Girona and its area of influence played a key role in attracting and promoting art from northern France that was starting to become known across the continent as of the early 13thcentury. At the Art Museum, we can admire pieces from the Master Bartomeu of Girona’s studio, the first well-known sculptor who introduced the Gothic style in Catalonia. The recently restored set formed by the mid-13thcentury Calvary, originally from the Girona Cathedral, and the tympanum from the priests’ hospital in the same city, are clear examples of this style.
As of 1320-1340, alabaster from Beuda (Garrotxa) becomes the preferred material to use when sculpting religious statuary. A good example of this is Our Lady of Hope, by an anonymous artist that had been in the Saint Francis of Girona convent, which no longer exists. Other samples are fragments of statues from the Holy Sepulcher from the San Félix Basilica, attributed the studio of the royal masters Aloi de Montbrai and Jaume Cascalls. We mustn’t forget a magnificent relief by Pere Oller, who was also the artist behind Cardinal Anglesola’s tomb, in the Girona See, among other work.
Aside from a good sampling of tombs and reliefs, figures and capitals from Girona-based stone-carvers’ studios, the museum holds other relevant and exceptional pieces, such as the glassmaker’s work table that was used to make stained-glass windows for the apse and surrounding area of the Cathedral of Girona. It is one of a few items still in existence that provide this type of material evidence still preserved in Europe. The tables have been the subject of a study and monographic exhibition at the Art Museum.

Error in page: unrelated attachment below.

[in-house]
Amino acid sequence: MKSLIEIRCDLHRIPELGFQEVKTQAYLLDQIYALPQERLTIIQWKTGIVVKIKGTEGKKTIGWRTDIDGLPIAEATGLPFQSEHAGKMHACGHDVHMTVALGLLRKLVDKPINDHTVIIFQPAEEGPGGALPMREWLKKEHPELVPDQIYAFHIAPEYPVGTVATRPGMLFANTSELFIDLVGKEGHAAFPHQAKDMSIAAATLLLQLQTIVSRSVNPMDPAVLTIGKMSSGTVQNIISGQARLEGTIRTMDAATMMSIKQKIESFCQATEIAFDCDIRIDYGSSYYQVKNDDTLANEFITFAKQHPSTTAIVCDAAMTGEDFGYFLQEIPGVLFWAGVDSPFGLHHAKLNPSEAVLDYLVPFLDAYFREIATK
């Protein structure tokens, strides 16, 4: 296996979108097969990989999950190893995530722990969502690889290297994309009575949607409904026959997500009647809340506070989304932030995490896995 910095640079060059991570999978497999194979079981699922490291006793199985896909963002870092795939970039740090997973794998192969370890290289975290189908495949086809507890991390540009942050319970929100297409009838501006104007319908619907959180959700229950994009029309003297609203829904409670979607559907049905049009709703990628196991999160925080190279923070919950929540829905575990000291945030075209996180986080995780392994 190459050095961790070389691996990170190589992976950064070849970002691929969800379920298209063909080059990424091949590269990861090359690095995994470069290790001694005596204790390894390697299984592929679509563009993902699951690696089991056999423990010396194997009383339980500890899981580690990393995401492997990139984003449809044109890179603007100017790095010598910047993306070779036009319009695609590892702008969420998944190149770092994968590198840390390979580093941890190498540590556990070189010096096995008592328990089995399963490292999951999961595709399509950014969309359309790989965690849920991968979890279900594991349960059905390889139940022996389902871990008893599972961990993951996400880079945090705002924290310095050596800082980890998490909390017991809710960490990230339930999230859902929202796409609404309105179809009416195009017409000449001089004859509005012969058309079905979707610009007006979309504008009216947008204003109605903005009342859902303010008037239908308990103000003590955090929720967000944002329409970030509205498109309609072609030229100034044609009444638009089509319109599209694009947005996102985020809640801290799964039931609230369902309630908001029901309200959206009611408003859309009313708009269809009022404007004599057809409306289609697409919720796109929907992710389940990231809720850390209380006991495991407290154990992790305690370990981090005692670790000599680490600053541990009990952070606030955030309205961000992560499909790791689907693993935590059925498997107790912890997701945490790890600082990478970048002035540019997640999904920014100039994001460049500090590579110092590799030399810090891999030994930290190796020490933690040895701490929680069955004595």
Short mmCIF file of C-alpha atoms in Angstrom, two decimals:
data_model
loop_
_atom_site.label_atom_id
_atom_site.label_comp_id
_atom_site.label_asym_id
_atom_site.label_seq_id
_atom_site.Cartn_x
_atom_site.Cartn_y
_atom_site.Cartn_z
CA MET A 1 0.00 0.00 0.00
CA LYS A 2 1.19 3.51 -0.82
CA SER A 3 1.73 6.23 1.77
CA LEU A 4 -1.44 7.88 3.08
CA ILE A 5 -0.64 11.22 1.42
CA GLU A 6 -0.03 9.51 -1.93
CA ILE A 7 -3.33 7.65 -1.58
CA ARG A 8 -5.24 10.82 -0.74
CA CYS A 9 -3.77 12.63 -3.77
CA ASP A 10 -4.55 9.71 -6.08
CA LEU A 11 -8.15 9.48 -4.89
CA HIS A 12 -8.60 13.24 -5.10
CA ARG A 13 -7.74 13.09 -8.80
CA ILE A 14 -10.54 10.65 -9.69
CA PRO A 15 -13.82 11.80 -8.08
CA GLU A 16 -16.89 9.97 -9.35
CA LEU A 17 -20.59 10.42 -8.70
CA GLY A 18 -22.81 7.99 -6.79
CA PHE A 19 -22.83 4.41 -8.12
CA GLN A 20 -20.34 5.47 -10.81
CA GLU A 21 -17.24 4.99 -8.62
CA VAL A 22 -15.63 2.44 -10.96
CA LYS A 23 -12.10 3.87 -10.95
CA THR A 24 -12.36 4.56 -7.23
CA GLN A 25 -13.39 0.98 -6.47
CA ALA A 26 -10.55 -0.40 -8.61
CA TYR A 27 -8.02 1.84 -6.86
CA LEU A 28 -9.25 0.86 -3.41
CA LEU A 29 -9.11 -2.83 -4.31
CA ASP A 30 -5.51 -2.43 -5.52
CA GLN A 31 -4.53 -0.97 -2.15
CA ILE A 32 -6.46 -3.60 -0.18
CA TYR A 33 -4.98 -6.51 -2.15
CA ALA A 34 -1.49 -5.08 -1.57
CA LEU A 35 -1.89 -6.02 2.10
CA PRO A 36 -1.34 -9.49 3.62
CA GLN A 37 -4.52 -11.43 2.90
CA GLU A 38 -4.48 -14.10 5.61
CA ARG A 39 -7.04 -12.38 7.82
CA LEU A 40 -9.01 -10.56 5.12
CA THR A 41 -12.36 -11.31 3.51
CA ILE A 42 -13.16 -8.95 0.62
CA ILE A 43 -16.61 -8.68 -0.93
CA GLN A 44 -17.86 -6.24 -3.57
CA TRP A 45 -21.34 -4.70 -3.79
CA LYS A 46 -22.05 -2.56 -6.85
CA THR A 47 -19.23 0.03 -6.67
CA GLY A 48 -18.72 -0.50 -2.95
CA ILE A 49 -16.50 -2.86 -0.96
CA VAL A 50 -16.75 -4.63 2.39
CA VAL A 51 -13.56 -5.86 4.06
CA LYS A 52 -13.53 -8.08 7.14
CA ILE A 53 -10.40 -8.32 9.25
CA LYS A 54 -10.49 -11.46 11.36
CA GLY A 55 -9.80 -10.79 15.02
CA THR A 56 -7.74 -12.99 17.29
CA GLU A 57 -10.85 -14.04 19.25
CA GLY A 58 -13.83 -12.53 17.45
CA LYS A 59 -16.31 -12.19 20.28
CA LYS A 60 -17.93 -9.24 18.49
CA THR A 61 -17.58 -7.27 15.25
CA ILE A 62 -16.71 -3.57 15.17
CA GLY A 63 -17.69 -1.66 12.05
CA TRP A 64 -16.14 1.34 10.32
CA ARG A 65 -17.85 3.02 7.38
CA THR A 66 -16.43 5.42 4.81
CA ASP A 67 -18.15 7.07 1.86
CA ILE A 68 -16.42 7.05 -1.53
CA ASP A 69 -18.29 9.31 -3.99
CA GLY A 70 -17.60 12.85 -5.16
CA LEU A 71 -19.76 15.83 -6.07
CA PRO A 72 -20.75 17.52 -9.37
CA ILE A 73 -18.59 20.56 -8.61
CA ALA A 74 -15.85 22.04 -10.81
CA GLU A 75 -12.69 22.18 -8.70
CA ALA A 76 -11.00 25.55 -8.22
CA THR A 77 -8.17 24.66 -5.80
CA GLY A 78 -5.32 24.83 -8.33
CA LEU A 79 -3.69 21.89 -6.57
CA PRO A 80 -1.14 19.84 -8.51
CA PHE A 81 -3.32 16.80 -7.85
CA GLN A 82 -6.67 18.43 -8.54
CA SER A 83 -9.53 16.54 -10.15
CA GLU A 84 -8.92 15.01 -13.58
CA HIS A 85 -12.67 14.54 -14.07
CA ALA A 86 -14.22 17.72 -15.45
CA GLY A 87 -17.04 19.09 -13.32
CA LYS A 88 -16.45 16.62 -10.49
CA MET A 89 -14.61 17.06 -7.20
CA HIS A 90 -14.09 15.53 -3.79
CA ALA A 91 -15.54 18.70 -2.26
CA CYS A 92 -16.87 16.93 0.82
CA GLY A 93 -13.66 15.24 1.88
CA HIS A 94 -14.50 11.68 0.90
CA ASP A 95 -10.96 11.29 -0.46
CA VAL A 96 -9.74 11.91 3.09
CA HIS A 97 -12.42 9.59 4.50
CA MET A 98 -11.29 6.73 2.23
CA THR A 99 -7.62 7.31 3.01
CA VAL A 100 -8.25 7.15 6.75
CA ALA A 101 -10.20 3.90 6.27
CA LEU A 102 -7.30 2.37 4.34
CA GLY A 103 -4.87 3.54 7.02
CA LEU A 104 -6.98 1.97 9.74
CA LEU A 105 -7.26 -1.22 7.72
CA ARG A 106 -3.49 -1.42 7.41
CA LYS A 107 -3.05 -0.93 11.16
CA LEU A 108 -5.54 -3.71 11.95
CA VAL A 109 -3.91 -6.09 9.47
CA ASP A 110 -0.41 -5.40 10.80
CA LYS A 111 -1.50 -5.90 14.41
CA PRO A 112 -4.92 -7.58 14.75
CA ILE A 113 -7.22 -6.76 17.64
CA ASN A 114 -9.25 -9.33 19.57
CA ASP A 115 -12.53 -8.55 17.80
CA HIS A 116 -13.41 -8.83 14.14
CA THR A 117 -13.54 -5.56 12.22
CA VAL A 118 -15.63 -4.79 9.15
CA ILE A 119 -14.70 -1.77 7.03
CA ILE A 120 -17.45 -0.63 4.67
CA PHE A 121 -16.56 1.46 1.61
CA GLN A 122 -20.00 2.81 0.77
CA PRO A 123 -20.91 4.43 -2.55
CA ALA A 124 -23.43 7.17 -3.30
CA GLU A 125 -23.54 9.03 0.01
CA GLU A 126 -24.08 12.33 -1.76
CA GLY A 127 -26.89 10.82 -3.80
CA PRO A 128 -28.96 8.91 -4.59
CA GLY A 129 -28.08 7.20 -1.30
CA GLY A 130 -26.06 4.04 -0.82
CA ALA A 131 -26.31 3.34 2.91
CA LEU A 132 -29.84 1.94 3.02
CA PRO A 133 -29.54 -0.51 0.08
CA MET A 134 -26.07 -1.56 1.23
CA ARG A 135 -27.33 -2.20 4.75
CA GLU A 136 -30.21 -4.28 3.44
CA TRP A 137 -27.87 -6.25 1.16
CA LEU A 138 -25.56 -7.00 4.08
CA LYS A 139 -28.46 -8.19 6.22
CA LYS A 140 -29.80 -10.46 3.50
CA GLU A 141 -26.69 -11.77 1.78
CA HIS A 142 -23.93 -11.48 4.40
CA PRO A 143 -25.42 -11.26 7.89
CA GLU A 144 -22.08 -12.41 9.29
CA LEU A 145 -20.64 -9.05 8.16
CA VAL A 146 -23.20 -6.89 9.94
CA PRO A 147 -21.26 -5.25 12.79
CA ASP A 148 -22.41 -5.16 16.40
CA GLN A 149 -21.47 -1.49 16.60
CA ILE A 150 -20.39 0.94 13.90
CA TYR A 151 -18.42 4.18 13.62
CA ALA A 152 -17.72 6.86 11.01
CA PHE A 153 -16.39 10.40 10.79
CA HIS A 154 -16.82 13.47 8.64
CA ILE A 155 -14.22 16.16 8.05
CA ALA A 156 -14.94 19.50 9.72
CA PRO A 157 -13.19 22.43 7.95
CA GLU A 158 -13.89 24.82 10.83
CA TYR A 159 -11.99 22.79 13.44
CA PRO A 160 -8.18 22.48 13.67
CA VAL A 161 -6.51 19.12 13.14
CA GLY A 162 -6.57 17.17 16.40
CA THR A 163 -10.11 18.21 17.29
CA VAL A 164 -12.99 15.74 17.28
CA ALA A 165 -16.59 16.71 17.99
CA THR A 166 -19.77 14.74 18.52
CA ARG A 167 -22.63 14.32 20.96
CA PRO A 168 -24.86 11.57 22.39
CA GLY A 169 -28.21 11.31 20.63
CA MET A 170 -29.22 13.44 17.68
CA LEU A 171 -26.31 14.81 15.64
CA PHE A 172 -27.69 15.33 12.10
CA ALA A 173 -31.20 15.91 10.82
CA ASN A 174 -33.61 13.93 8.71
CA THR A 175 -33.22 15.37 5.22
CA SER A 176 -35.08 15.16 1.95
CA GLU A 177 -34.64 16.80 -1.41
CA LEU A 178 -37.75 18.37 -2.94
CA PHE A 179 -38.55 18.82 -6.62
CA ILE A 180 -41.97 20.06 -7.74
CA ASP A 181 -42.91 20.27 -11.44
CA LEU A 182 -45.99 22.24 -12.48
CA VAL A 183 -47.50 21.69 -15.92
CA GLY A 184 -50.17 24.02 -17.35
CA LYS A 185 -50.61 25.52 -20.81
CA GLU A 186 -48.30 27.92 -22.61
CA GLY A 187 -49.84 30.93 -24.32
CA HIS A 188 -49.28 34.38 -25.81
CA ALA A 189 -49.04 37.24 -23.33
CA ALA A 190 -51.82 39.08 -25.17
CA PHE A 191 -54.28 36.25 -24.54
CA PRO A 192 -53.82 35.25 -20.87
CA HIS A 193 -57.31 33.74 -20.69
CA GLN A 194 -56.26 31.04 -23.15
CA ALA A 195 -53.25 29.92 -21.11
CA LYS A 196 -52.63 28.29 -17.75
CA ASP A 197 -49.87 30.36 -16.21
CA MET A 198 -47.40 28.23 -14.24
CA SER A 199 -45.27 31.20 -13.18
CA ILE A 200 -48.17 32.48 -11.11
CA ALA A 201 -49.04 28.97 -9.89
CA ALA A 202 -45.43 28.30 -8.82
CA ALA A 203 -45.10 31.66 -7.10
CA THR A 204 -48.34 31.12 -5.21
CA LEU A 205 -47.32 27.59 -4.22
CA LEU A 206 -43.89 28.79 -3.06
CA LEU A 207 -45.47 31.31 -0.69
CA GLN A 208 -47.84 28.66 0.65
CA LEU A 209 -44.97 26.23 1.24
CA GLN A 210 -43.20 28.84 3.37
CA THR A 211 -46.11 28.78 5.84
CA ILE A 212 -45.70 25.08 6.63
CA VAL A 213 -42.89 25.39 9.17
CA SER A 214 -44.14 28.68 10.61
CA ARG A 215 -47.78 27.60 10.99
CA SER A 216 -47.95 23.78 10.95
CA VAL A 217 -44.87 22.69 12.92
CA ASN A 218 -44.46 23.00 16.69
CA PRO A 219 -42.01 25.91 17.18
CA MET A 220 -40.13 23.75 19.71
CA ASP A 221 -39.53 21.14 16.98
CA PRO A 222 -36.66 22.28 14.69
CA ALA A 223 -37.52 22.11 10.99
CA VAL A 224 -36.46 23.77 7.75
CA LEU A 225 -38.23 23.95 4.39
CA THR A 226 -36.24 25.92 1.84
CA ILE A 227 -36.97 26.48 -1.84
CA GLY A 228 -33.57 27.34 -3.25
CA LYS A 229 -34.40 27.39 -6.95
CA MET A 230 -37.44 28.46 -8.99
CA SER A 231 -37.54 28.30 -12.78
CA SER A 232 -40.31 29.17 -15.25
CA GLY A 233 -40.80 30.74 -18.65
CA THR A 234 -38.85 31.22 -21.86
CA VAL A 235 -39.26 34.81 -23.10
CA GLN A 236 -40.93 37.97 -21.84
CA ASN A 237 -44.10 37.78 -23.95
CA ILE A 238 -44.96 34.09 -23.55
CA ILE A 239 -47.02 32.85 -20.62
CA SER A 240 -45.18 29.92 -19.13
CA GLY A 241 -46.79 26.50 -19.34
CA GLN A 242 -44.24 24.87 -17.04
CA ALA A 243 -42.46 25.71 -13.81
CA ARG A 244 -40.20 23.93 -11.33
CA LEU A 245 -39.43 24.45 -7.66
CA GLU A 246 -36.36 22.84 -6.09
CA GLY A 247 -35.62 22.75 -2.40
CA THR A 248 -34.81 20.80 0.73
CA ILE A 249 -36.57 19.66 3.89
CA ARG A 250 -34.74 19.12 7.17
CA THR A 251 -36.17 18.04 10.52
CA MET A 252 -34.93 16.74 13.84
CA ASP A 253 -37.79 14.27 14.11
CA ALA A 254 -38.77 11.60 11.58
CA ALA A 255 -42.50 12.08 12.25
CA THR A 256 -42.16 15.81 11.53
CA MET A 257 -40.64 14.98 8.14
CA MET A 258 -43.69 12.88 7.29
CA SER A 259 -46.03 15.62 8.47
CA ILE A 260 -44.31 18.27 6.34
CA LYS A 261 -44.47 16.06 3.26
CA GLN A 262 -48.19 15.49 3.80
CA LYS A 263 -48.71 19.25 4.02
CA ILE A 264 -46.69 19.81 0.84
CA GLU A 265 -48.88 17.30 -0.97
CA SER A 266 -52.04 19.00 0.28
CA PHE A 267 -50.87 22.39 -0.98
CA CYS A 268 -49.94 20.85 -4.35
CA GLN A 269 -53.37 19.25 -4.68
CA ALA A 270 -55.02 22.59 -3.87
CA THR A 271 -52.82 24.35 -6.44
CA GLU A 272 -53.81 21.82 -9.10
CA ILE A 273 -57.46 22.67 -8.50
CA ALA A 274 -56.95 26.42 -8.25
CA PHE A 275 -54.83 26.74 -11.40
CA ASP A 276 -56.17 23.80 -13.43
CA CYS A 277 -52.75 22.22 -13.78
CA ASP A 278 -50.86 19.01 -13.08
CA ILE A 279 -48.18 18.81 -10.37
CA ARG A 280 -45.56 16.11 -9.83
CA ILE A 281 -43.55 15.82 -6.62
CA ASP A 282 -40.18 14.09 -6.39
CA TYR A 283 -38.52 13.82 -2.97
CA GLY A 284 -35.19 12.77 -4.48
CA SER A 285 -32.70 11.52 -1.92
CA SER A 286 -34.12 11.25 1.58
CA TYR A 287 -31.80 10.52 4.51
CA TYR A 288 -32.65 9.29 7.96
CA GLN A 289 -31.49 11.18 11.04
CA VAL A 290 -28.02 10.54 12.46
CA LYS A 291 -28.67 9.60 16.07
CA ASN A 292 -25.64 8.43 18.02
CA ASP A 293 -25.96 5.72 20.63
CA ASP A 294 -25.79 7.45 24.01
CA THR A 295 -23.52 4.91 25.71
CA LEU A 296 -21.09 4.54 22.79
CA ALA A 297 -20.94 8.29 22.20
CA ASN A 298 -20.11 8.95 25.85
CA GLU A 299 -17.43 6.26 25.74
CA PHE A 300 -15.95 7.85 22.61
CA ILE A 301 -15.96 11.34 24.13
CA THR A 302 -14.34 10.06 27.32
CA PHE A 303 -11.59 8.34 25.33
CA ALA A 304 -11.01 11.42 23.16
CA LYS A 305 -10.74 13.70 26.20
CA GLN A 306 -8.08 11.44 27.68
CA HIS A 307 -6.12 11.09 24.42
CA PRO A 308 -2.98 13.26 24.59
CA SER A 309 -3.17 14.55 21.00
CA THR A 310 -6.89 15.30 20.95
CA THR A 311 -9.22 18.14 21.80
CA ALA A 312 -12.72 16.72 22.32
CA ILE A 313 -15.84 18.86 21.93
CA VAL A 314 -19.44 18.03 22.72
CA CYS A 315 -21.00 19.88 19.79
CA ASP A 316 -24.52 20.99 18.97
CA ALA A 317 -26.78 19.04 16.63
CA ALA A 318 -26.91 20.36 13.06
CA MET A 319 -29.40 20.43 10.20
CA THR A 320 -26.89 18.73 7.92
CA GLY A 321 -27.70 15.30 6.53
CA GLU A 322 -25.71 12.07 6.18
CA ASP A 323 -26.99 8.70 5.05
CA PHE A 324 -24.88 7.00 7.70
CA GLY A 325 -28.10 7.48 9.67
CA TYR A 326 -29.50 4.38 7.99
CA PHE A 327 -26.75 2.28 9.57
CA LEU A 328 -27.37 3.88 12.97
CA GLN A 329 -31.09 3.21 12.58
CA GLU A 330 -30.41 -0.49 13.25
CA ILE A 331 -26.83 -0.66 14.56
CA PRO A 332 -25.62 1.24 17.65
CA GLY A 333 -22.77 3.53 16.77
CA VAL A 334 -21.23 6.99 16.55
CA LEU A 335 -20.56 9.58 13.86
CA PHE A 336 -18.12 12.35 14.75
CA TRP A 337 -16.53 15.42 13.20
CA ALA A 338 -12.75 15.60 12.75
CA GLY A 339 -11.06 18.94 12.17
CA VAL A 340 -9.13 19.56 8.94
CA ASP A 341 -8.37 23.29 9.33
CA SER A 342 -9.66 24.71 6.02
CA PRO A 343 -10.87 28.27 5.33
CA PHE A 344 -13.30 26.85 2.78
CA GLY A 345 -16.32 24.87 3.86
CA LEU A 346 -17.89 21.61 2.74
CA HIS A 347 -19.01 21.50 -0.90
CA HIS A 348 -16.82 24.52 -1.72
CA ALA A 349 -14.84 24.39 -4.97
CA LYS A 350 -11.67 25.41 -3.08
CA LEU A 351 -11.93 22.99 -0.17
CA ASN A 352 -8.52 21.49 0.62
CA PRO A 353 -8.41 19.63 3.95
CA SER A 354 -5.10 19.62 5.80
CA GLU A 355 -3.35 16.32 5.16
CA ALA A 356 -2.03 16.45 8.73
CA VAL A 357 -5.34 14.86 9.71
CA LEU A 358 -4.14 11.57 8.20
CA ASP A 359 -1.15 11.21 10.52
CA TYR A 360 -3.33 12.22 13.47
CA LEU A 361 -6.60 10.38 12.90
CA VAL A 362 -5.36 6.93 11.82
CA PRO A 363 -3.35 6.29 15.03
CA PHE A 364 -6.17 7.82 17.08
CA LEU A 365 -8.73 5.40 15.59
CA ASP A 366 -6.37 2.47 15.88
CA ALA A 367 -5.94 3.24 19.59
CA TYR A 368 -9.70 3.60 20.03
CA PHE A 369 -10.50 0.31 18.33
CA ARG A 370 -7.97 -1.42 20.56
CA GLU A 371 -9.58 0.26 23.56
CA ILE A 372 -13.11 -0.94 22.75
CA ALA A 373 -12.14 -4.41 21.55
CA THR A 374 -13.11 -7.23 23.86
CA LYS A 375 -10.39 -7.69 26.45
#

The majestic Throne Room holds one of the most outstanding collections in Catalonia of altarpieces painted in the 15thcentury, such as the one from Saint Michael of Cruïlles, by Lluís Borrassà; the altarpiece of Our Lady of Canapost, by the homonymous master; the one from Saint Michael of Castelló d’Empúries, undertaken by Joan Antigó, Honorat Borrassà and Francesc Vergós I; the altarpiece from Sant Pere de Púbol, by Bernat Martorell; the one from Santa Cristina de Corçà, attributed to the Master from Olot; and the piety retable, by Jaume Cabrera, which came from Saint Catherine’s chapel, within the Sant Genís de Torroella de Montgrí parish.